Schumer blasts Supreme Court’s new ethics code for one ‘glaring omission’

Senate Minority Leader Chuck Schumer (D-N.Y.) is criticizing the Supreme Court for recently approving a new code of ethics for justices, saying it is missing a critical element.

Schumer argued that the court’s new code of ethics, which takes effect in 2021, fails to contain any provision that would bar justices from ruling on cases involving companies in which they own a financial stake.

Schumer said that this financial conflict of interest was a major issue ahead of the court’s ruling in a case involving President Trump’s taxes. He argued that the new code of ethics should address this issue to promote the public’s confidence in the judiciary.

“The glaring omission in the new code of conduct is the glaring lack of a provision requiring recusal from any ruling involving any financial interest that a justice owns,” Schumer said.

The new code of ethics does contain a provision that requires justices to recuse themselves from any cases that involve parties with whom they have a close relationship.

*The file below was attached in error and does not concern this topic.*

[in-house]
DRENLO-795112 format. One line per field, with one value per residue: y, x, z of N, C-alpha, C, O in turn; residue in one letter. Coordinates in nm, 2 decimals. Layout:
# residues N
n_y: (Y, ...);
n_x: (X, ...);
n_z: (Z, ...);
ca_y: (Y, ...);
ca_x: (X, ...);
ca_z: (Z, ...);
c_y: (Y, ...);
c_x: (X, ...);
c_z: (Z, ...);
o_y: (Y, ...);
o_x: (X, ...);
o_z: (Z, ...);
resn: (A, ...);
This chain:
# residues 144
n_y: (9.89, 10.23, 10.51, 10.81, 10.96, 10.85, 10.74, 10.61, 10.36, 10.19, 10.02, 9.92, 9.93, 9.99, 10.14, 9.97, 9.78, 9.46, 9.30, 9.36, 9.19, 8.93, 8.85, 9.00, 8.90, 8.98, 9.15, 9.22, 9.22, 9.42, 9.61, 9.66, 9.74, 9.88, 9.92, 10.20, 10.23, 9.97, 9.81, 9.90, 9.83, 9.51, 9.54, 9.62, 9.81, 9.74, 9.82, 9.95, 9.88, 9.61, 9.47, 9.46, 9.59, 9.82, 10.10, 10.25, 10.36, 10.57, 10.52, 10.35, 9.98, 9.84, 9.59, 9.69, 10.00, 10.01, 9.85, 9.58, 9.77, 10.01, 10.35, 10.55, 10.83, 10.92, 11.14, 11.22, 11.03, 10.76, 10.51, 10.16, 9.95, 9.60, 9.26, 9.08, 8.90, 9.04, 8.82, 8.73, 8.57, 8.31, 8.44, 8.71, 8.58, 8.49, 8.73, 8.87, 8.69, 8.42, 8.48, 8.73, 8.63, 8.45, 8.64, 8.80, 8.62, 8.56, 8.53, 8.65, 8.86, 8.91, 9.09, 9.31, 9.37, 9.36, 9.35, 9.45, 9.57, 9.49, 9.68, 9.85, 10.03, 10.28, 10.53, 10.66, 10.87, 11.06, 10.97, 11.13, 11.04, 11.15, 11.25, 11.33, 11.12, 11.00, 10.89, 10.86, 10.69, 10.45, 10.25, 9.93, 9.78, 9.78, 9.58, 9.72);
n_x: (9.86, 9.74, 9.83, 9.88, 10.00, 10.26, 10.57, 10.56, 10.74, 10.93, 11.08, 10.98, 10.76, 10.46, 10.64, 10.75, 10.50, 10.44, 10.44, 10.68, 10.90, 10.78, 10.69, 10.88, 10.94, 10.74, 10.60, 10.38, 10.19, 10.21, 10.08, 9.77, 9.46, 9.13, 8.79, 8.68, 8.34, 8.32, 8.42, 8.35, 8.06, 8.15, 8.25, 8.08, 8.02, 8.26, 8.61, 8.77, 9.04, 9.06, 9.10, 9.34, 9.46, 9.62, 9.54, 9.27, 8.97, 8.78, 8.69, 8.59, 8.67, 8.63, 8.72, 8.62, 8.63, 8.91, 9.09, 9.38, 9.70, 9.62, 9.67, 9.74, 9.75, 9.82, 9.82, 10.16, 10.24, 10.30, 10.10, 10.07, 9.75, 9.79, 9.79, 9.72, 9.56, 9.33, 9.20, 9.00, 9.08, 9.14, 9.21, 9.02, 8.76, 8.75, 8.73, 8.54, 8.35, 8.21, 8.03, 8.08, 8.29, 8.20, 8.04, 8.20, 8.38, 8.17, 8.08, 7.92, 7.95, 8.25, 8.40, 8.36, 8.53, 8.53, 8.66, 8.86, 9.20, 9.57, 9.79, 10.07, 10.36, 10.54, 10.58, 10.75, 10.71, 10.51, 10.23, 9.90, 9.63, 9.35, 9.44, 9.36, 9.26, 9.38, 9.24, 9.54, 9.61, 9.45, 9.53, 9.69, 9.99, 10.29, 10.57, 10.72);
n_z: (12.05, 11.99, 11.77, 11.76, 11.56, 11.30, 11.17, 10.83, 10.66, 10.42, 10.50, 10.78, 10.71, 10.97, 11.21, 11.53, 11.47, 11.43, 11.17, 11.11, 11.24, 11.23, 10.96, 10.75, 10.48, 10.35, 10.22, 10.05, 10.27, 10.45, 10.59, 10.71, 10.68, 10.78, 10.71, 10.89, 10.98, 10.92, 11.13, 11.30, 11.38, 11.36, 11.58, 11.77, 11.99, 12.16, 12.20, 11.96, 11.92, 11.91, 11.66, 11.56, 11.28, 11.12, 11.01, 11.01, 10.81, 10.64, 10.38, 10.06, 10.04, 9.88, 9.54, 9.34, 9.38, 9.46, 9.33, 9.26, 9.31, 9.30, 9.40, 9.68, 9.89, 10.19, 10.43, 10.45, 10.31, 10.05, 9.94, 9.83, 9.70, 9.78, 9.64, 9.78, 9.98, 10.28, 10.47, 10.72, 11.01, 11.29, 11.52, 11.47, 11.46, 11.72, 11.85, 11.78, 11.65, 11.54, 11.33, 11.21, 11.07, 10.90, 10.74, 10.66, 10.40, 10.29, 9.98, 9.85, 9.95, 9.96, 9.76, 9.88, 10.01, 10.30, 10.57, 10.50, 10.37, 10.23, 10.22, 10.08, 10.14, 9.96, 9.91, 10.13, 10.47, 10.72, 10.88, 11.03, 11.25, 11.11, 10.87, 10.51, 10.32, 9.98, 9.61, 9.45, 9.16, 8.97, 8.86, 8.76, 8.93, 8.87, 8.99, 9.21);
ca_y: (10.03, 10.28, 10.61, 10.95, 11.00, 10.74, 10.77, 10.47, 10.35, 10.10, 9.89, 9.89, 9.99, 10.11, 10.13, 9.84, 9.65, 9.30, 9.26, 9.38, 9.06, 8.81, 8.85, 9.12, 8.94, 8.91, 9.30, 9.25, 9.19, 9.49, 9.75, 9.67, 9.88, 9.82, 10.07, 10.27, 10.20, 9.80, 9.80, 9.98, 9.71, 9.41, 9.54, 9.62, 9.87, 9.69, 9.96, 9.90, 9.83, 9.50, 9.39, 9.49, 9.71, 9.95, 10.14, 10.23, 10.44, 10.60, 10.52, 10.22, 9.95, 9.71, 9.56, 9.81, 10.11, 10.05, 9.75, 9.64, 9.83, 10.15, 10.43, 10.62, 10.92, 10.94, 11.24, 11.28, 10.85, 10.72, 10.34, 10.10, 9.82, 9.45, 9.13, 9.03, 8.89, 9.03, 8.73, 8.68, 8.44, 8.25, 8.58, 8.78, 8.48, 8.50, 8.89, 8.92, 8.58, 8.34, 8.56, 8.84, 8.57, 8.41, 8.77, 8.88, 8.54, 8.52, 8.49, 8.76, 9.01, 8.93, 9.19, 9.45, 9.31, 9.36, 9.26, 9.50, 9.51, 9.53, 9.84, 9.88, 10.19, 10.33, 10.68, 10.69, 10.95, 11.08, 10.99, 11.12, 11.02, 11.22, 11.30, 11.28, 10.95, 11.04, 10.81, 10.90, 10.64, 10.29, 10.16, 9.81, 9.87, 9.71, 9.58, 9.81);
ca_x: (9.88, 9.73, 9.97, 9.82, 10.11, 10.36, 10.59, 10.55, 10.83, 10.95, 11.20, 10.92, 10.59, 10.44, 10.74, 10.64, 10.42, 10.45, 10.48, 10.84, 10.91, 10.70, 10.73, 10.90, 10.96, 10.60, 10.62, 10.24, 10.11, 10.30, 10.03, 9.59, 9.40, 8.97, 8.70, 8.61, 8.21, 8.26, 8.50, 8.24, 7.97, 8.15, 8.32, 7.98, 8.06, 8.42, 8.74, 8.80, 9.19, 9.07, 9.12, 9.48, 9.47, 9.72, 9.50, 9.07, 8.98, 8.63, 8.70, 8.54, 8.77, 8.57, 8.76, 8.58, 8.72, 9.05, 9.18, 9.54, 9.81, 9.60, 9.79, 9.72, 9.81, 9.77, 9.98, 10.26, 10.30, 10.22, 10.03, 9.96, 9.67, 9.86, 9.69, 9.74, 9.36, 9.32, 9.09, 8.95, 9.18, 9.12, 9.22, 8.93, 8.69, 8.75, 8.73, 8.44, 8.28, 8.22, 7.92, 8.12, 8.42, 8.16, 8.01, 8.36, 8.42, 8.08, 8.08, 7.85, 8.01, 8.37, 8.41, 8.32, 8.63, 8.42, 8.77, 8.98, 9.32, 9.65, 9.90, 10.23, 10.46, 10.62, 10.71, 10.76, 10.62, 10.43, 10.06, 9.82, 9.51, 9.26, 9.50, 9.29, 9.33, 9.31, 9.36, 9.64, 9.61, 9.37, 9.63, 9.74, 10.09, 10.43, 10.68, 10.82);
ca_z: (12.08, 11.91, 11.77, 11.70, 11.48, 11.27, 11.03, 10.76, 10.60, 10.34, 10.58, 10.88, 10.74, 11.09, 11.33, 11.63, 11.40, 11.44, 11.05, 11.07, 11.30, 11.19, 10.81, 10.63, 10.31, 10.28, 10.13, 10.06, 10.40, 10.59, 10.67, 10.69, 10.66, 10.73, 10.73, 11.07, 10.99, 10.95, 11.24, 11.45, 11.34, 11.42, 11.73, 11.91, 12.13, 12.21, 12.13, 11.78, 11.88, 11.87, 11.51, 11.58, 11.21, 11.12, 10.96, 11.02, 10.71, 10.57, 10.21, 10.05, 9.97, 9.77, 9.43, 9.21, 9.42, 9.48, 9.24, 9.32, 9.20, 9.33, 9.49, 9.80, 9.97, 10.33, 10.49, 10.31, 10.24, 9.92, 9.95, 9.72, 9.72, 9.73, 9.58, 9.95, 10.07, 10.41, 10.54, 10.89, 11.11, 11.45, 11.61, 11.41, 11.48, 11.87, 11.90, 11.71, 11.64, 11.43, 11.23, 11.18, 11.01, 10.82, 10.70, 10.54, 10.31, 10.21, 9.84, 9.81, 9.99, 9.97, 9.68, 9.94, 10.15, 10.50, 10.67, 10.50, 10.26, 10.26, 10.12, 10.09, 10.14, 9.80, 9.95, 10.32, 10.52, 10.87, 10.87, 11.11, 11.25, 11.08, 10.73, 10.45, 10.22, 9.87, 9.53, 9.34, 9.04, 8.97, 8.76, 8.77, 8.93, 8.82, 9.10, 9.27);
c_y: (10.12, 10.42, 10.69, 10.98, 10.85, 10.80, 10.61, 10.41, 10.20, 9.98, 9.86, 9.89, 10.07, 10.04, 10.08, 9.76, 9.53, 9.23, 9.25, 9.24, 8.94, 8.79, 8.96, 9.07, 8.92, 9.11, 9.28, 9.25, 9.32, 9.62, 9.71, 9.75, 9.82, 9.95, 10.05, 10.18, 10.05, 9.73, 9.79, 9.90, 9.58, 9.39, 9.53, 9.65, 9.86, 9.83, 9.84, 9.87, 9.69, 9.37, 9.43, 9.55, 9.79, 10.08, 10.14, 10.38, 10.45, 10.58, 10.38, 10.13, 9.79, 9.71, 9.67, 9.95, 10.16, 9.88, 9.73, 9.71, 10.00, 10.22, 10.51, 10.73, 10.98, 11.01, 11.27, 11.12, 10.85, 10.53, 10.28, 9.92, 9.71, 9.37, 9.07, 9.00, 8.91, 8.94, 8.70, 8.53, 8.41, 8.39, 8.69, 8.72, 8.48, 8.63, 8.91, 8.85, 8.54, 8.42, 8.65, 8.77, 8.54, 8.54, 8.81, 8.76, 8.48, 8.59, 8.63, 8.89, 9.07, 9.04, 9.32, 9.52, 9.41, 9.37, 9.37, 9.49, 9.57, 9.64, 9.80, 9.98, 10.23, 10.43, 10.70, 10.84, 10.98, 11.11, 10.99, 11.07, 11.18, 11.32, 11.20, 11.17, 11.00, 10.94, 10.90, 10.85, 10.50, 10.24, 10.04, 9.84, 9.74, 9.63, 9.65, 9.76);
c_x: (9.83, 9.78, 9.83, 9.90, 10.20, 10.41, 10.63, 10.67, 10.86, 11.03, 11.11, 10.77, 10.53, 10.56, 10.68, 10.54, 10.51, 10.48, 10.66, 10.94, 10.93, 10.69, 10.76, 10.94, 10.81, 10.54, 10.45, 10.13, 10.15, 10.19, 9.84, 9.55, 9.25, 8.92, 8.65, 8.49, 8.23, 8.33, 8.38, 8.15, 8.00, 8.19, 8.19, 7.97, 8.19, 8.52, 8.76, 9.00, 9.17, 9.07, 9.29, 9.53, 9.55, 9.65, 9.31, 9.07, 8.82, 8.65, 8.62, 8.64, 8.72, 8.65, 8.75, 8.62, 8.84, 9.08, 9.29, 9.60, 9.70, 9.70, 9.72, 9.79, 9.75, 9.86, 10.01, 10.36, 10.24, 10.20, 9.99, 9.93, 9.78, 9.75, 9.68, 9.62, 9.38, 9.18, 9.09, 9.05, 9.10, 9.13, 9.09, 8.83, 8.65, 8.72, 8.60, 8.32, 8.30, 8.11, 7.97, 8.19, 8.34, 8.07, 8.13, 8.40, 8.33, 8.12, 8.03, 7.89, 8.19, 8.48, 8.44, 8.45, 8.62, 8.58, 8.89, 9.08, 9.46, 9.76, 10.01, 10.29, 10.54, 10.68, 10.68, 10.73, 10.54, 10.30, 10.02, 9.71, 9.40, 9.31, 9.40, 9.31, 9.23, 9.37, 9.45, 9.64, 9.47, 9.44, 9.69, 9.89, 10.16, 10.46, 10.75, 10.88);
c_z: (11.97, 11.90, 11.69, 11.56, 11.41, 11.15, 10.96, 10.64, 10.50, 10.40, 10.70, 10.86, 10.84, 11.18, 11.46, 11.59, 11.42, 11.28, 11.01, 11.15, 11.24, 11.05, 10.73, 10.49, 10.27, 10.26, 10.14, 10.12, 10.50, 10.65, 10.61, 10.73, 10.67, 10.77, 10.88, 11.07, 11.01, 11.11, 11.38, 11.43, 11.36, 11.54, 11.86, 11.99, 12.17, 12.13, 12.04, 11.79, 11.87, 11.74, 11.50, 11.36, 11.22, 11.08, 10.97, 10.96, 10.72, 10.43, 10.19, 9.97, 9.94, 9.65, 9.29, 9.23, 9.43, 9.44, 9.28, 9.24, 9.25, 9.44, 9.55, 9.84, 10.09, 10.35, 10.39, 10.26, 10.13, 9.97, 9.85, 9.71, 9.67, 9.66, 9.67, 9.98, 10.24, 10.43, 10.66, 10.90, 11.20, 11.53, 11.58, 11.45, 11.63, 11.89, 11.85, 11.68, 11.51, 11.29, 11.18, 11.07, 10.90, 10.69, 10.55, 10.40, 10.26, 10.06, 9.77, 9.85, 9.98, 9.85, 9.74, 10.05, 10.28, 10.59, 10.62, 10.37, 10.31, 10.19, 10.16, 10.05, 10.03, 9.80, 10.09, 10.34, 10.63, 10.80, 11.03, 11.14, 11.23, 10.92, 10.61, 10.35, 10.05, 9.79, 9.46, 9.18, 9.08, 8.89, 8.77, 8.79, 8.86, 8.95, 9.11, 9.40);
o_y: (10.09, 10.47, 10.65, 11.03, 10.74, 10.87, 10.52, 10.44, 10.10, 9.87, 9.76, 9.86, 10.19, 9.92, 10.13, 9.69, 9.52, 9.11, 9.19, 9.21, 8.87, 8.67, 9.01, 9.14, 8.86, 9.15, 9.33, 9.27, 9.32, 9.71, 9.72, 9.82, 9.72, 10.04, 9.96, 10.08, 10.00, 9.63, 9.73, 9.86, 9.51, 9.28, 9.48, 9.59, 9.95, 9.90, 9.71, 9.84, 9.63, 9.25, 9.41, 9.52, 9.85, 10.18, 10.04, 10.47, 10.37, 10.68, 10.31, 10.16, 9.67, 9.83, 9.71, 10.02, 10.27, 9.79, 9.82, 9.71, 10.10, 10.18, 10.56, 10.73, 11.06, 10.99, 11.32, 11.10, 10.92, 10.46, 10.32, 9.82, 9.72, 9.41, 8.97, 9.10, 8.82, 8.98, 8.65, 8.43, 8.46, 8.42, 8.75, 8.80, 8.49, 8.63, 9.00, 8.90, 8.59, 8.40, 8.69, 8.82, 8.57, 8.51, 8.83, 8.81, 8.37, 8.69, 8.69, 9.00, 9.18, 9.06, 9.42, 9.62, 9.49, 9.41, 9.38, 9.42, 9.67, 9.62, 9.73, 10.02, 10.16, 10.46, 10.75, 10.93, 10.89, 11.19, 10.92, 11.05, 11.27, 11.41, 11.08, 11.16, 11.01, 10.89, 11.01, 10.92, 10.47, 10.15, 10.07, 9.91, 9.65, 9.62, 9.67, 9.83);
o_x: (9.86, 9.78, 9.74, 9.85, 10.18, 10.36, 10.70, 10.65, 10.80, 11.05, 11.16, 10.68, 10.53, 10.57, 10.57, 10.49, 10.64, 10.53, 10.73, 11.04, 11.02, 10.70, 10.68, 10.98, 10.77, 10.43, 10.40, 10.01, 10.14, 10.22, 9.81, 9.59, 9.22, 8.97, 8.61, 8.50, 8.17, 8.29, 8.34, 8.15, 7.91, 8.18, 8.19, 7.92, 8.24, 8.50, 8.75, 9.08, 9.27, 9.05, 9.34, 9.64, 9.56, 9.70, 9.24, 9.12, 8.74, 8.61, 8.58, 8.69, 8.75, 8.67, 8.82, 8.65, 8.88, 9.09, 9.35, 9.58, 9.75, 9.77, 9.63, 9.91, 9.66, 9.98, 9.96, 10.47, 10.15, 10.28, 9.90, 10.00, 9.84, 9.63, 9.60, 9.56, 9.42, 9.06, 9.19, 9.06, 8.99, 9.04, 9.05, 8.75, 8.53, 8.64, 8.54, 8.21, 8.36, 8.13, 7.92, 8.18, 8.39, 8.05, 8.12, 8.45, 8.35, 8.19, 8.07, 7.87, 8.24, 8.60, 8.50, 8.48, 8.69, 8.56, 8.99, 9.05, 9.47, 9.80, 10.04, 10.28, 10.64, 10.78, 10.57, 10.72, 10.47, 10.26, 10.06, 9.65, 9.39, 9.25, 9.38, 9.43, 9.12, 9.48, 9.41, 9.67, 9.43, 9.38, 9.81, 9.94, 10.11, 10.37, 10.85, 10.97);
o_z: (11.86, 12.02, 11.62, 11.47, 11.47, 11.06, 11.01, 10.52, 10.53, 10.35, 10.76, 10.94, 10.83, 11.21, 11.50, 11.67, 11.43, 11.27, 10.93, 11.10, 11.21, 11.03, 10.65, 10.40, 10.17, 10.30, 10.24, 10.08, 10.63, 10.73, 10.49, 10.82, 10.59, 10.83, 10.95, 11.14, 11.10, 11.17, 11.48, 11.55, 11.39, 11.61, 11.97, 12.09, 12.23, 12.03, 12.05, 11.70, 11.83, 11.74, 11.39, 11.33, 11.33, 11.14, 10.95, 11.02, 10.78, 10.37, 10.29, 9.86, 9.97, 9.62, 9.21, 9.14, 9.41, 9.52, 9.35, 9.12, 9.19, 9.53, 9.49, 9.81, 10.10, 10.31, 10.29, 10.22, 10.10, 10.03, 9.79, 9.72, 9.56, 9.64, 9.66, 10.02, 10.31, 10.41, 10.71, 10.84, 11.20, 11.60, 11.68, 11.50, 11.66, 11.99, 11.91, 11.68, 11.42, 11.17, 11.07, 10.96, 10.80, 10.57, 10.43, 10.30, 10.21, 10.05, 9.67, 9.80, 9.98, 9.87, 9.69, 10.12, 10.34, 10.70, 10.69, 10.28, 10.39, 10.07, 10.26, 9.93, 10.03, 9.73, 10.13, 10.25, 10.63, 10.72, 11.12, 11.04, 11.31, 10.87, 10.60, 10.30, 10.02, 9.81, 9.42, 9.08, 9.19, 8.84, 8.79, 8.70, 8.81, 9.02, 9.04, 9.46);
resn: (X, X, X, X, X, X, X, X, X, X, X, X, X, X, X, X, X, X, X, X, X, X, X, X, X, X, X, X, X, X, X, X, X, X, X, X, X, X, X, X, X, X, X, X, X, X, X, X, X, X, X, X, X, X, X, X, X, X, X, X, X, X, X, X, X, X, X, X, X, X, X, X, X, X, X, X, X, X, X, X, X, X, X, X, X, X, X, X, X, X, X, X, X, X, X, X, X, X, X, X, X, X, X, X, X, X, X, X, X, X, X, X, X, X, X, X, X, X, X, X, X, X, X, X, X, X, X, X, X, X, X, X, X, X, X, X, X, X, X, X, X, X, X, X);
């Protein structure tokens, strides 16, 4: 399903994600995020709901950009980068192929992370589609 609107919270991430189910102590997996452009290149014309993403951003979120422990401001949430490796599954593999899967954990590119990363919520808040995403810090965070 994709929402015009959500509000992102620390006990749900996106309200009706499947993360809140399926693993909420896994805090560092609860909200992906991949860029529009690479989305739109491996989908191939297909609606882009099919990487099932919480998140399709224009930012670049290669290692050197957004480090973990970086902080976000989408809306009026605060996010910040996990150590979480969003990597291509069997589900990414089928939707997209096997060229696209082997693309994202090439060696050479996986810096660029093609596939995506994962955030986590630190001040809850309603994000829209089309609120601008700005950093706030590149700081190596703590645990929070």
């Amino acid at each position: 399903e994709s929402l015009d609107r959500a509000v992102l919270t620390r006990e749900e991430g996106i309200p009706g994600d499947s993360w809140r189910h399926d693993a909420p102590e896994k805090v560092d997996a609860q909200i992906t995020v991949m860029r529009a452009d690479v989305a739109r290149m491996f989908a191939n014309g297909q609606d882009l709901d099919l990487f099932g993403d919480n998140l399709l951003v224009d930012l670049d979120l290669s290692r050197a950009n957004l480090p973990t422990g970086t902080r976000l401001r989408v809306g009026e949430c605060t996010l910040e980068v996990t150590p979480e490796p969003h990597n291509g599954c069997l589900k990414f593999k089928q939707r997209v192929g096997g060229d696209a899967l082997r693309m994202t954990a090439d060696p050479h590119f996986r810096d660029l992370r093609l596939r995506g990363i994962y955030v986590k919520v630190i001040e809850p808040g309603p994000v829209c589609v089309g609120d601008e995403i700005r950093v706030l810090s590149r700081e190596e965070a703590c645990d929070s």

Schumer noted that the issue of conflicts of interests goes beyond the current Supreme Court, and that it should be addressed through a provision that is legally binding.

The Senate Minority Leader called on Congress to pass legislation that would establish a legally binding code of ethics to prevent conflicts of interest among justices.

“It is clear that Congress must act to close this gaping hole in our judicial system. We must pass legislation creating a gernerally applicable recusal requirement for judges and justices with financial conflicts of interest,” Schumer said.

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